He operates in a weird space in which his socialism is taken as a given and he is never really grilled by the press on how he'd accomplish it (he is also against ending the filibuster) and how he'd pay for it.
No slouch when it comes to progressive policy, House Speaker Nancy Pelosi, D-Calif., has made clear the dangers of embracing Medicare-for-all, publicly questioning how we would pay for it. She told The Washington Post in a recent interview, "When most people say they're for Medicare-for-all, I think they mean health care for all. Let's see what that means. A lot of people love having their employer-based insurance and the Affordable Care Act gave them better benefits."
While some Democratic contenders have thrown their lot in with Sanders, others are in sync with Pelosi (who, you remember, engineered a 40-seat pickup and takeover of the House promising to defend the ACA).
Sen. Amy Klobuchar, D-Minn., Gov. Jay Inslee of Washington state and Beto O'Rourke, to name three, have adamantly refused to offer a Sanders-type plan that most Democrats aren't yearning for anyway and for which no realistic path to passage exists. They think they can accomplish something for voters in short order and avoid painting a big fat target labeled "socialist" for Republicans to take aim at.
O'Rourke certainly has been prodded to sign up for the Sanders' Medicare-for-all political death sentence. However, from his first post-announcement interview on "CBS This Morning" up through his rallies, he has refused to bite. He stresses that allowing people to keep plans they like but giving others the option to enroll in Medicare is the fastest way to cover more people and offer a cheaper alternative to coverage.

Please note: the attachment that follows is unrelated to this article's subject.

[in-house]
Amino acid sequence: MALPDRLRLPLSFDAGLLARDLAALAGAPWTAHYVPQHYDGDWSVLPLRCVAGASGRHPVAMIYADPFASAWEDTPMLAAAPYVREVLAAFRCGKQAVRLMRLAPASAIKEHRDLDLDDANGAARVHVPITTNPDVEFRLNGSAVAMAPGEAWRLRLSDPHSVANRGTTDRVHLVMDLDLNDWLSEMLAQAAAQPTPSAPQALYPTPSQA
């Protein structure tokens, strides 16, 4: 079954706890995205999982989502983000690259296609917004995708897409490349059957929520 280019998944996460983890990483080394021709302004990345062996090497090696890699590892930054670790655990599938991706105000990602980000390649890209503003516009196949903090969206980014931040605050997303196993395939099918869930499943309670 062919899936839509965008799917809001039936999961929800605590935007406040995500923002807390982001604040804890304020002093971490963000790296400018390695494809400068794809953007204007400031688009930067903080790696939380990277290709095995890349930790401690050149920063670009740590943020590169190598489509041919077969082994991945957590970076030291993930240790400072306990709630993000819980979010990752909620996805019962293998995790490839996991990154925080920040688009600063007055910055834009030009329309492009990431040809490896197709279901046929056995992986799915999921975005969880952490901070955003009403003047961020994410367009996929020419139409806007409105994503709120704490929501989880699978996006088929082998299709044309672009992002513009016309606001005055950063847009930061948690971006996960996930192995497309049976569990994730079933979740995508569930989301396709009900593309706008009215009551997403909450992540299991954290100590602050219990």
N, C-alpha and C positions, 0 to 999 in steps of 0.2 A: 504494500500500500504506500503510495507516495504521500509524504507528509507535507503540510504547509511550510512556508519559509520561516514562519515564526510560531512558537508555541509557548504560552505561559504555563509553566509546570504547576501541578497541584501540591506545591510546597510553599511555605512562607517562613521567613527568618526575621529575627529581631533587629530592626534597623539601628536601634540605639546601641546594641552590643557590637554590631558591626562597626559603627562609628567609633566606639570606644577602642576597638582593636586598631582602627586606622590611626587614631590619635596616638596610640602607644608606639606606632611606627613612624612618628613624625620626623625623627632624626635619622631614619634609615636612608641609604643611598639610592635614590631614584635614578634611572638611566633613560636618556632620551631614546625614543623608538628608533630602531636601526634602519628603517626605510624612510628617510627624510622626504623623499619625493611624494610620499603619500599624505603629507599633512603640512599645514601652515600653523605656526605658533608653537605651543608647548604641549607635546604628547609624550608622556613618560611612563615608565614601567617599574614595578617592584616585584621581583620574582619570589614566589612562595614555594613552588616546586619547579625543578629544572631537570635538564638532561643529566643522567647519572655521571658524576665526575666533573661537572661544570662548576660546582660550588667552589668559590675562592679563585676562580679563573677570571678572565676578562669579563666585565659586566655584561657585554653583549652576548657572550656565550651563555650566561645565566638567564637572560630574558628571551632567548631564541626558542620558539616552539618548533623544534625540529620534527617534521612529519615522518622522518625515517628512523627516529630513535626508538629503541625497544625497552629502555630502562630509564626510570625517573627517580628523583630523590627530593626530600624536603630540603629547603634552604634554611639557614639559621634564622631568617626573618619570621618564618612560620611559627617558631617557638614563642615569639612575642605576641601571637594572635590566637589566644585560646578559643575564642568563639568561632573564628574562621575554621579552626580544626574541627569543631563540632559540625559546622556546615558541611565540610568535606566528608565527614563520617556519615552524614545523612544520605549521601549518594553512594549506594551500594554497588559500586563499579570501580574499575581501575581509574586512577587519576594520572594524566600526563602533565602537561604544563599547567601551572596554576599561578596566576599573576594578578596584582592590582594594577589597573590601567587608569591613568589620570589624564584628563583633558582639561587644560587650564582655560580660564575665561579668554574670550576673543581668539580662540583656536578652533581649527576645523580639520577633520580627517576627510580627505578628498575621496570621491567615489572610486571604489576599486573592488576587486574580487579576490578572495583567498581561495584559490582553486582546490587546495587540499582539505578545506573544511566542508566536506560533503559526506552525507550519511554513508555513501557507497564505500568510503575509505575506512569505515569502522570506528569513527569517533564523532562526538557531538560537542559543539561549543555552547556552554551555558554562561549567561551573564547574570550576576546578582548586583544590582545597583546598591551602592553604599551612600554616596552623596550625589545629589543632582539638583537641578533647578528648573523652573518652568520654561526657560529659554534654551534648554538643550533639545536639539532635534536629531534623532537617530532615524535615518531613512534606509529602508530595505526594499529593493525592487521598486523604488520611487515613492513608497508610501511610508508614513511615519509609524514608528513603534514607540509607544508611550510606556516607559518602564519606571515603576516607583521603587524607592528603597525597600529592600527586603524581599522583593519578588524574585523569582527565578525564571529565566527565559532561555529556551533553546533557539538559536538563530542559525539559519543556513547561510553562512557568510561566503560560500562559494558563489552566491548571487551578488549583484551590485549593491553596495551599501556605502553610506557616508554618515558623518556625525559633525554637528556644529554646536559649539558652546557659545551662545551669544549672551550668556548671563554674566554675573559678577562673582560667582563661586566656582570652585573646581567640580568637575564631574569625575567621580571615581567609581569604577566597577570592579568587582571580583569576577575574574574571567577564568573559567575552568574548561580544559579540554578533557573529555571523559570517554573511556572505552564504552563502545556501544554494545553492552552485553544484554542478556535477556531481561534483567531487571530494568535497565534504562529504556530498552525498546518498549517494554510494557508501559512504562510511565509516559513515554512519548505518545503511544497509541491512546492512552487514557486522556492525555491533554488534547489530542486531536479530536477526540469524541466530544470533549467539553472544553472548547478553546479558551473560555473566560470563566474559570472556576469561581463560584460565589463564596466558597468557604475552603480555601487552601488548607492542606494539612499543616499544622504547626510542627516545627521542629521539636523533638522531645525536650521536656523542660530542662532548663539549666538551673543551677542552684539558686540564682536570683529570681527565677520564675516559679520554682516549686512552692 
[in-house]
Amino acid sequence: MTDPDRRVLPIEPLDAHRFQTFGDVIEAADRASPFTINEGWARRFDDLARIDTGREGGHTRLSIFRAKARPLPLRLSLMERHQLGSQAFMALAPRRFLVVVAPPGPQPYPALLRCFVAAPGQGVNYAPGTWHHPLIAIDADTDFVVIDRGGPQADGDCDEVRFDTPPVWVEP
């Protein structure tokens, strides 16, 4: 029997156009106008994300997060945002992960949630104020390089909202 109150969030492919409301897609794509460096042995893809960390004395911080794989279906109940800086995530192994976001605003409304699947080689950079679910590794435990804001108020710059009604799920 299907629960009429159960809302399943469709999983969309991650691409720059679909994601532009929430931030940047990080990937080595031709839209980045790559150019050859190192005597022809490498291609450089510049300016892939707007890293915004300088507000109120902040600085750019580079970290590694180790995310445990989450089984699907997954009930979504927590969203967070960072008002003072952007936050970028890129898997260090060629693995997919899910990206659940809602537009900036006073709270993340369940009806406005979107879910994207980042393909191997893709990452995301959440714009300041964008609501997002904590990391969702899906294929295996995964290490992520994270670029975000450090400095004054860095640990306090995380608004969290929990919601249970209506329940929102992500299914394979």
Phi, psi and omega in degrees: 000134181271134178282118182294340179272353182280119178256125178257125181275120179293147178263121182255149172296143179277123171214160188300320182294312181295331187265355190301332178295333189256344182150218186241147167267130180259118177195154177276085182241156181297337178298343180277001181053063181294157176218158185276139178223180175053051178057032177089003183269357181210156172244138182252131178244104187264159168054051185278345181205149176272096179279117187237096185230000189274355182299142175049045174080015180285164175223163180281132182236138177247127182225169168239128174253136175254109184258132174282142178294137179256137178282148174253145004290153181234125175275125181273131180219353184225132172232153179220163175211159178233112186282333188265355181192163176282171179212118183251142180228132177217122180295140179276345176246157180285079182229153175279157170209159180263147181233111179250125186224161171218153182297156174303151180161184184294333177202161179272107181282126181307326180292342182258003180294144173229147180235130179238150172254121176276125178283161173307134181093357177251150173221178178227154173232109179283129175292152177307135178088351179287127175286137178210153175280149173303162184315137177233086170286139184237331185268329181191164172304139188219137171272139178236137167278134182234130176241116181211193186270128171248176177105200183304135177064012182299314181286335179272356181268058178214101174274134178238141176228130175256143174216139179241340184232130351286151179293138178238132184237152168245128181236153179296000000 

At Penn State University, he told the crowd, "Two extraordinary women with whom I served in Congress, Jan Schakowsky of Illinois [and] Rosa DeLauro of Connecticut, have introduced a proposal called 'Medicare for America' that ensures that if you have employer-based insurance and if you like it, you keep it. Your doctors, your network, what works for you right now." He added, "If you don't have insurance or you don't like the insurance you already have, you enroll in Medicare."
Klobuchar also has stood her ground. "The smartest transition right now would be to do a public option, and you could do it by expanding Medicaid, you can expand Medicare," Klobuchar said in a CNN interview in February. "I'm on both bills that do that, and that's going to get us more quickly, I believe, to where we need to go."
Inslee hit a similar message in a CNN interview.
As he said, it's not necessary to embrace Sanders' plan, either politically or as a policy matter. With a variety of methods (a public option, earlier buy-in for Medicare) Democrats can achieve their goals "without eliminating private insurance carriers."
By any definition, these three candidates are good-standing members of the left; they just don't have a political death wish.
Some commentators have started to figure out that real Democratic primary voters are a lot more middle-of-the-road than the Twitter echo chamber or the loudest voices on cable TV. (The New York Times reported, "The outspoken group of Democratic-leaning voters on social media is outnumbered, roughly 2 to 1, by the more moderate, more diverse and less educated group of Democrats who typically don't post political content online.")
Candidates who really want to win the nomination, not just get the most "likes" on Twitter, should keep that political reality in mind. If these contenders can withstand the pro-Sanders hordes of twerps and social media posters and communicate directly with voters, they'll find that their own approach to build on the ACA is more than satisfactory. What's more, if O'Rourke, Klobuchar or Inslee manage to win the nomination, the Democrats won't have lost the general election before it has even begun.
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